As part of our “Fellows Friday” feature, we focus on the artistic lives of our Pew Fellows: their aspirations, influences, and creative challenges.
This week, we speak to poet Catie Rosemurgy, whose wry and sharply imagined poems investigate the layered natures of identity, history, and narrative. Rosemurgy’s poetry collections include The Stranger Manual (2010) and My Favorite Apocalypse (2001). Her current work-in-progress is a collection of poetry and prose that explores the back story of a fictional town called Gold River, tentatively titled The Small Museum of Our Burning.
What could you imagine doing if you didn’t do what you do?
I’m amazed by the risks of live, collaborative performance. Writing poetry can be solitary in a way, though in another way all the poems I’ve ever loved are right there with me. But theater and dance bring real, autonomous bodies into direct and dynamic relationships. The moment of creation is visible, audible. I love the idea of art insisting on the present moment and on the physical proximity of conception and audience.
When did you know you were going to be an artist?
I knew from a pretty early age—grade school?—that I enjoyed writing. I didn’t think of it as “writing” though, but as putting words together into phrases that seemed worth remembering or, rather, into phrases that seemed to be a way of remembering. In junior high I had a heart-shaped page-a-day calendar, and I wrote a line or sentence or phrase on each day as it passed. I would look through previous months and a certain combination of words would bring back a few vivid sensations from even the most uneventful day. It seemed I had discovered a way of living, even briefly, from more than one vantage point. It never occurred to me to stop writing after that.
If you could live with only one piece of art, what would it be?
The Complete Poems and Letters of John Keats, the boxset of HBO’s Deadwood, and a boxset of all the Rolling Stones albums through 1978. Please do not make me choose between them.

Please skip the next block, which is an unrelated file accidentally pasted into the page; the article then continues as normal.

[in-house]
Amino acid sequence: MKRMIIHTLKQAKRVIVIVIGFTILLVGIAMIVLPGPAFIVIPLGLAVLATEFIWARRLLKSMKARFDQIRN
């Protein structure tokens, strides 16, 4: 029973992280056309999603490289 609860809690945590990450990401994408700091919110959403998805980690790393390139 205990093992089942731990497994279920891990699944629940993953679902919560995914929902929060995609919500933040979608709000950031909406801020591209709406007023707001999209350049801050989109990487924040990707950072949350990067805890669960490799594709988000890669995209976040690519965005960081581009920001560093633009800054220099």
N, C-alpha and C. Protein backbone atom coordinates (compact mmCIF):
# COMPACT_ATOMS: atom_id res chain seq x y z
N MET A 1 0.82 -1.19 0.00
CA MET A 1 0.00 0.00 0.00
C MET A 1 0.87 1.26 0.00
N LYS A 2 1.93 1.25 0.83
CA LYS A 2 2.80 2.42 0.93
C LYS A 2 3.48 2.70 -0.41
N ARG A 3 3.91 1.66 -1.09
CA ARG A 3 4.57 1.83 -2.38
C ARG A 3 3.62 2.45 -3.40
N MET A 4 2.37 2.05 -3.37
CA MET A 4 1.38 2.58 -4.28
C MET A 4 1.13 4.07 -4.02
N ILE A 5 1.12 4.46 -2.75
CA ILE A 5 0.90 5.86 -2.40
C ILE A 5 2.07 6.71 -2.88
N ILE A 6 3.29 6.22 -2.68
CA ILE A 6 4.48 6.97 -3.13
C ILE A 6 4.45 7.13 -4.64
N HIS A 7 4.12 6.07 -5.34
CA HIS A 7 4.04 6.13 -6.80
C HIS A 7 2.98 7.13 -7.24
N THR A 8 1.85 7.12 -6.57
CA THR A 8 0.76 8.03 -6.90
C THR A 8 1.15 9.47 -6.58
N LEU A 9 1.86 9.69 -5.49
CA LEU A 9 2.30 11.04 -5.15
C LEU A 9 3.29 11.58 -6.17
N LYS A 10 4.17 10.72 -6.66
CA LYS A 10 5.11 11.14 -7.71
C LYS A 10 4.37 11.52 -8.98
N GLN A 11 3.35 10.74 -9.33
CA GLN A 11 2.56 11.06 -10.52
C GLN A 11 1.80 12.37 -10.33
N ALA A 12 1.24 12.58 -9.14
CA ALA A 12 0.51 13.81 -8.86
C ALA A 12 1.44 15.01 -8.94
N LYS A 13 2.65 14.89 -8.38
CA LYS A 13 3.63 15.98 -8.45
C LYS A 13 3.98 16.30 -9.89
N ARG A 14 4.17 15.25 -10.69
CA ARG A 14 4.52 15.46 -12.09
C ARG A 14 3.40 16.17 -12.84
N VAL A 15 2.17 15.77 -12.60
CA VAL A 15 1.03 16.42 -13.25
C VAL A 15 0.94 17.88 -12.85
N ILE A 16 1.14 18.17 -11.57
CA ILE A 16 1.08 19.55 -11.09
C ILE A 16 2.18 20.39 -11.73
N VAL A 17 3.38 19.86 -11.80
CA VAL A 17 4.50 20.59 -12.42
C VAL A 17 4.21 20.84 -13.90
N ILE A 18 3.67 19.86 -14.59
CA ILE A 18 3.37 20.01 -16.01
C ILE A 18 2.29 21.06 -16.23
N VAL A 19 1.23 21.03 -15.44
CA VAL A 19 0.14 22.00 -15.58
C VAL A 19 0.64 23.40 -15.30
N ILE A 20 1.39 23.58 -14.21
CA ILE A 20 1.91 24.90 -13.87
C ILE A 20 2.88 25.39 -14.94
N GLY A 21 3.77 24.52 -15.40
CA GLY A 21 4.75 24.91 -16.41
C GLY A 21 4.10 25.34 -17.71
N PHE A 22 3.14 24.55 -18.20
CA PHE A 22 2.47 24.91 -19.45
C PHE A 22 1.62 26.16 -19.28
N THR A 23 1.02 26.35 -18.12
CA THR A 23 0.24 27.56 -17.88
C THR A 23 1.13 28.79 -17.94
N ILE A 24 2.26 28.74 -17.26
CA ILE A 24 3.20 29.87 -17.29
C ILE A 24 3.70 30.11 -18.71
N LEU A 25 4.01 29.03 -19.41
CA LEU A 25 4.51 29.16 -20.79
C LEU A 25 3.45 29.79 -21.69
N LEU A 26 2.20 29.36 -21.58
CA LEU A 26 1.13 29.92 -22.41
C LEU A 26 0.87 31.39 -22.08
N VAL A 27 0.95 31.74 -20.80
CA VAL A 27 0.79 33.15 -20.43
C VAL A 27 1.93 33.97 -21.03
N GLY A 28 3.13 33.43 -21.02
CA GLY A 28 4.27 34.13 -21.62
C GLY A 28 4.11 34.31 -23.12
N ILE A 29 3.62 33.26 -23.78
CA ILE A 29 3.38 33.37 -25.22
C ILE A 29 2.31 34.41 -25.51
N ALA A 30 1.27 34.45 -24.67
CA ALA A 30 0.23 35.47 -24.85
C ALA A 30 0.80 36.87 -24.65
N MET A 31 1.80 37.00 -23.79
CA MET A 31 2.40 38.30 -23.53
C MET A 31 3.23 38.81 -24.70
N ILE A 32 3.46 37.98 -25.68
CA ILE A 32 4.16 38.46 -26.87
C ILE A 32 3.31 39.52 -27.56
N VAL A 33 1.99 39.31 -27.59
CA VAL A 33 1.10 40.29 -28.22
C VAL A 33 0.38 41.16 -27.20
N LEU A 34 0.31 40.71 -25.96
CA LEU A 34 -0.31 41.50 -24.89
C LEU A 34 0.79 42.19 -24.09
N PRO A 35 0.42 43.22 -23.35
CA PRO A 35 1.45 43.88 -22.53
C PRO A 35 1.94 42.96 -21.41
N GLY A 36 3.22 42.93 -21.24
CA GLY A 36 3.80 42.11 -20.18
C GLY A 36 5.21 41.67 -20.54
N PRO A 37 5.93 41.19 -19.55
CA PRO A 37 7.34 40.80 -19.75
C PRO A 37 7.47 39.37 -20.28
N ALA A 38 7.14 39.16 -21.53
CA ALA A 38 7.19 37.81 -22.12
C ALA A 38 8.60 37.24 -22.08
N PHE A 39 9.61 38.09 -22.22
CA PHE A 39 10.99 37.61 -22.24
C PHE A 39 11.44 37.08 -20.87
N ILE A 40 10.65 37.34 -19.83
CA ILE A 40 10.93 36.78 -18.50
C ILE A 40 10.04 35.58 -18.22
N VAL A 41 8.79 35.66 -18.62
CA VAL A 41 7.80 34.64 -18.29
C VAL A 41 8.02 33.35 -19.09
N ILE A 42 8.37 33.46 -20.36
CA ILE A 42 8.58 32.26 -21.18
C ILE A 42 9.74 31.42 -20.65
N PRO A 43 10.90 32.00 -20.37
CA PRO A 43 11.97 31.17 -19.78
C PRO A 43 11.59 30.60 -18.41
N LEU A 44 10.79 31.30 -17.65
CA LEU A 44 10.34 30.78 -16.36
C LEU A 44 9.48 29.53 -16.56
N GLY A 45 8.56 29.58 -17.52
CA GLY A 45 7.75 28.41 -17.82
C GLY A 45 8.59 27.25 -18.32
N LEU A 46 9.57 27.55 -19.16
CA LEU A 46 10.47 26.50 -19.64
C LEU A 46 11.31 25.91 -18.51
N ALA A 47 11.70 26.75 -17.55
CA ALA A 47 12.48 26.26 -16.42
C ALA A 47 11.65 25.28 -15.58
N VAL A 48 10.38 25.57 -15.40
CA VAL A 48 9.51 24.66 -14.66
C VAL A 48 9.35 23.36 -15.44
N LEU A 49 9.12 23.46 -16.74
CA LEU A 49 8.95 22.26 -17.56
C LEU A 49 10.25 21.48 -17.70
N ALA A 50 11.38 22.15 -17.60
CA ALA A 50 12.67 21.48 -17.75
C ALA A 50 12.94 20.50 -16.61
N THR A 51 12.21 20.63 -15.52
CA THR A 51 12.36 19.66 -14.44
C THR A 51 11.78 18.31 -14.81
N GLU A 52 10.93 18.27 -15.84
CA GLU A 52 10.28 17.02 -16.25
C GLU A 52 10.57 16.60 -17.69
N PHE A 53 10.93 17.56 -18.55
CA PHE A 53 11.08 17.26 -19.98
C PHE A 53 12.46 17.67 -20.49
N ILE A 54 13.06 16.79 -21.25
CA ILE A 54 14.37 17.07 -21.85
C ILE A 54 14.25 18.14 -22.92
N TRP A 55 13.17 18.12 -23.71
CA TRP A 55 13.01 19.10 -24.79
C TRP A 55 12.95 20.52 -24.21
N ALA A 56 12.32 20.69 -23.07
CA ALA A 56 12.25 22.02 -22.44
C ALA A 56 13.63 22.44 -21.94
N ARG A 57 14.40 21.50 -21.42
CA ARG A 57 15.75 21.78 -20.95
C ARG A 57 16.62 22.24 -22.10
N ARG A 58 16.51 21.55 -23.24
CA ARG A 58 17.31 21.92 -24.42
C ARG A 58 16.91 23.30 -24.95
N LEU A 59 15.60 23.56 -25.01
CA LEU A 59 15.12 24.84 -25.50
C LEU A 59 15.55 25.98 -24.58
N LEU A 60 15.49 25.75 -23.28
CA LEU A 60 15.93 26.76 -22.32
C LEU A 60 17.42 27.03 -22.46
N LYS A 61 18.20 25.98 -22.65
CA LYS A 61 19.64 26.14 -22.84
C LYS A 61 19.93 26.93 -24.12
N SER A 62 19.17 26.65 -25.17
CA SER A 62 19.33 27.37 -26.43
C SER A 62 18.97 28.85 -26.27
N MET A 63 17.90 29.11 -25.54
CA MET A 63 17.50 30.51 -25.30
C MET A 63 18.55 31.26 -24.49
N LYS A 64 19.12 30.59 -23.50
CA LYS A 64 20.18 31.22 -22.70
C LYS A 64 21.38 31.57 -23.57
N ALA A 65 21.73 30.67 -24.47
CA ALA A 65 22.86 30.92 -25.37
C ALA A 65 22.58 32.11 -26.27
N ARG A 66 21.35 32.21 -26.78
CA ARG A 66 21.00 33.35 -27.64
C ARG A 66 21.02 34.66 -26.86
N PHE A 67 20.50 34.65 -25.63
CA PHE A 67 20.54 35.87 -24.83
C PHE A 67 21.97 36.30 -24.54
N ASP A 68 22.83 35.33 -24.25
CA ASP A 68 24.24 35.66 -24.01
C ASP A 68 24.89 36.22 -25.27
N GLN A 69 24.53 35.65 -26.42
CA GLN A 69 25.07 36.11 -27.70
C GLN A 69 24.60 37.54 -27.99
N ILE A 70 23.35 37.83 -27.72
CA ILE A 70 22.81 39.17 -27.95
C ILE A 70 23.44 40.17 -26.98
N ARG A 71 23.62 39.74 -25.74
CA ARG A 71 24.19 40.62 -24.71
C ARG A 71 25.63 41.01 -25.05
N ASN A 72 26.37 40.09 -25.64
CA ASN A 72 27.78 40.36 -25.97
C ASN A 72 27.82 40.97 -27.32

Which artist would you most like to have dinner with, from any time in history?
John Keats, but I’ve always wondered why anyone thinks this would be fun. How nerve-racking. But if I could bring antibiotics with me it would be worth it.
If you could collaborate with anyone alive today (someone you don’t know personally), who would it be?
Catherine Irwin and Janet Bean of [the Kentucky-based band] Freakwater. In a perfect world, when I finish my current project, Freakwater’s perfect songs would start playing in the background whenever someone opened up the book.
Trapeta B. Mayson is a poet and a 2002 Pew Fellow. She serves as the executive director of Historic Germantown.
In this month’s Pew Fellows news highlights, photographer Emmet Gowin shows his work at the Morgan Library and Museum, and jazz pianist Matt Mitchell and choreographer Susan Rethorst are awarded Doris Duke Impact Awards. Bassist Jamaaladeen Tacuma will pay tribute to the late Ornette Coleman, and visual performance artist Kate Watson-Wallace gives an interview on the evolution of her practice.
Kinan Abou-afach is a cellist, composer, and classical Arab musician born in Damascus, Syria, who performs extensively with Philadelphia Arabic cultural organization Al-Bustan Seeds of Culture.
In 1999 the Center awarded Pew Fellowships to 12 Philadelphia-based artists, and grants to 46 dance, music, theater, and visual arts organizations and practitioners in the greater Philadelphia region.
Jamaaladeen Tacuma (Pew Fellow, 2011) is considered a living legend among jazz circles. He is credited with redefining the potential of the electric bass.
The Philadelphia Singers is a professional choral ensemble with a commitment to preserving and strengthening America’s rich choral heritage.
In 1996 the Center awarded Pew Fellowships to 12 Philadelphia-based artists, and grants to 28 dance and theater organizations in the greater Philadelphia region.
David Lang is one of America’s most performed composers, with an extensive catalog that includes opera, orchestra, chamber, and solo works.
Pew Fellow Geoff Sobelle’s award-winning production of The Object Lesson travels to Ohio’s Wexner Center for the Arts.
Avital Ronell is the author of numerous substantial works and one of the major forces in contemporary literary criticism and philosophy.
Brenda Dixon Gottschild is Professor Emerita of dance studies at Temple University and a senior consultant and writer for Dance Magazine.
Kendall’s poetic cinematic voice permeates his experimental documentary films that reflect on, as he says, “the everyday conditions of our everyday lives” in ways that bring together the physical, sensuous and perceptual with the intellectual.